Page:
For breakfast, Matthew and I finally made good on my promise to refry some beans. Central to the discussion of the beans was that "refried" does not actually mean "fried again" but "super-fried." Diana Kennedy translated refried to "Well-Fried," and Ricardo Arjona's song Tu Reputacion has the line "Tu reputacion son las primeras seis letras de esa palabra" (your reputation is the first six letters of the word -> the word being reputacion -> first six letters -> puta = whore, reputa = super whore).

My apologies for the convoluted rambling, I had no master plan for this post. So, onto the recipes.

Recipe #5 Refried Beans
a la Dianna Kennedy and Mark Bittman

I ended up merging the two recipes because I started with Kennedy's, and I wasn't happy with it, so I switched. These beans have all sorts of uses, and were really the way I ate beans growing up, rather than still whole in broth like Mrs. Kennedy claims is common in Mexico. Probably a regional thing.

6 tablespoons of pork lard (I still don't have lard, I used a mixture of vegetable shortening and bacon fat, but if you have pork lard, use it)
2 tablespoons finely chopped white onion
2 cups cooked beans (either previous recipe #3 or canned), in their broth (I didn't have enough broth, so I added water to make up the difference)
1 teaspoon ground cumin, or to taste
cayenne pepper, to taste
salt, to taste

In a heavy skillet, heat the fat and sweat the onion without browning, until soft. Add a small amount of th beans and their broth, and mash well as you cook them over highish heat. Matthew and I shared this job, each of us with a fork, and it went fairly quickly. Keep adding beans and broth and mashing until you run out. Add cumins and cayenne and mix in well. Add water if too dry or cook until desired consistency. (There is really no exact recipe here, you just have to keep cooking them until the beans are how you like them. I like mine moist.)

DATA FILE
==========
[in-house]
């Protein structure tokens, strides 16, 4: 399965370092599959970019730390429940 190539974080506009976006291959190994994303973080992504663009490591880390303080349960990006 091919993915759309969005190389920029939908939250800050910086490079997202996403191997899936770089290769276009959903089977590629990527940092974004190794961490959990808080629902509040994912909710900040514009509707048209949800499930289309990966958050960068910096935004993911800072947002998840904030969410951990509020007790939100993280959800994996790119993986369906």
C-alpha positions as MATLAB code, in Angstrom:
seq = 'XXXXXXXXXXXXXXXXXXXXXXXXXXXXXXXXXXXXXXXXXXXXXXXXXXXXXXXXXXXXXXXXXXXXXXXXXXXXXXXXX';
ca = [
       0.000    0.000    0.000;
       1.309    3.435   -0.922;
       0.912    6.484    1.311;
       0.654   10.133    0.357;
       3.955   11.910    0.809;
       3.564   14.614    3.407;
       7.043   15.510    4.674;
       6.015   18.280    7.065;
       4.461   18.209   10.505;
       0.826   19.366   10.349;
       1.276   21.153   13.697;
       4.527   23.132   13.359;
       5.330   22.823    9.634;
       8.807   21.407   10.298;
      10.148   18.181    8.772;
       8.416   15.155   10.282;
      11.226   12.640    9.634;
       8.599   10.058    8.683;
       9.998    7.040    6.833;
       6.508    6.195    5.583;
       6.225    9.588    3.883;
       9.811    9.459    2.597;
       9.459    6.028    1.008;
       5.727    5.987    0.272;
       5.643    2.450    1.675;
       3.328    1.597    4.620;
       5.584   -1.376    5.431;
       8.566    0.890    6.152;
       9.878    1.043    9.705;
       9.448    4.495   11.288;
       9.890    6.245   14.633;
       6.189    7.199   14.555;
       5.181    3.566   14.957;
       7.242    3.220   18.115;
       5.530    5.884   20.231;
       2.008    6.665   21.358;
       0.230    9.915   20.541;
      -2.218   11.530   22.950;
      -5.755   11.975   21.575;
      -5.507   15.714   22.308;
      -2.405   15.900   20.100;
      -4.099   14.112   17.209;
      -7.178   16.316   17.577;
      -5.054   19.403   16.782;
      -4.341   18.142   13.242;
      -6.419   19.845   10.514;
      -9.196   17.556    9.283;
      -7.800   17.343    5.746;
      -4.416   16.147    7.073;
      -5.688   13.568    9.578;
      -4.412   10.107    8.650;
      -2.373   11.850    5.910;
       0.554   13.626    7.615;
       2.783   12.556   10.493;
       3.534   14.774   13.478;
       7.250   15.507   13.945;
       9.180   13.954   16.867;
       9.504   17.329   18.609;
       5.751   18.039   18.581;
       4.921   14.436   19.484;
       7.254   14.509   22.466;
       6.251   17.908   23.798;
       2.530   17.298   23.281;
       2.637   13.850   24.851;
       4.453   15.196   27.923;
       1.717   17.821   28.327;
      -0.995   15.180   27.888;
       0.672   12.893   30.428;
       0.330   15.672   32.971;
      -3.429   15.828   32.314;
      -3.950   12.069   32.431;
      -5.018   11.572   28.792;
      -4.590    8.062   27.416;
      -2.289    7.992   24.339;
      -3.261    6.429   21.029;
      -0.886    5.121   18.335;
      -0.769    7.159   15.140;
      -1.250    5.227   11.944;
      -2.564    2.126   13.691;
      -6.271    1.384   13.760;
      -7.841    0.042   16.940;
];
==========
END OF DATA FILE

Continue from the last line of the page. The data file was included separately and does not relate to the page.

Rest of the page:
Possible additions: bacon, chorizo, cheese, chili of various sorts, sour cream or Mexican crema. I'm probably going to add creme fraiche at some point, just to try it.

Recipe #6 Molletes

My great grandmother used to make me these bean sandwiches for breakfast when I was little. I never could talk my mom into making them for me, so I haven't had them in years, but they are as good as I remember. Matthew liked them too :).

Note: do not skip the butter, it really adds a lot of flavor to this sandwich that might otherwise be pretty dry.

Mexican Bolillos, if possible, we used hamburger buns. A better replacement would be French bread
melted butter
3/4 cup of refried beans
Salsa (I used the leftover sauce from the enchiladas in recipe #2)
Cheese (white cheddar, cojita, whatever white cheese is on hand, but under no circumstances use yellow cheese)

Preheat oven to 350 degrees. Spread melted butter on bread. Place in oven on cookie sheet for 10 minutes. The bread should be crispy in the center, but try to avoid browning it. Mix cheese into the beans. Quantity here is a matter of taste, but I really like mine to be super cheesy. Almost like a grilled cheese sandwich with beans. Spread beans on both slices of bread, and place back in the oven to heat the beans and melt the cheese. Put sandwich together. Add salsa as desired.

No pictures this time. The batteries died during the last photo shoot, but I have batteries now, so tomorrow's dish will be well photographed. I will be making this excellent sounding dish from Serious Eats. Unless I'm too tired from work tomorrow, in which case, it'll happen sometime this week.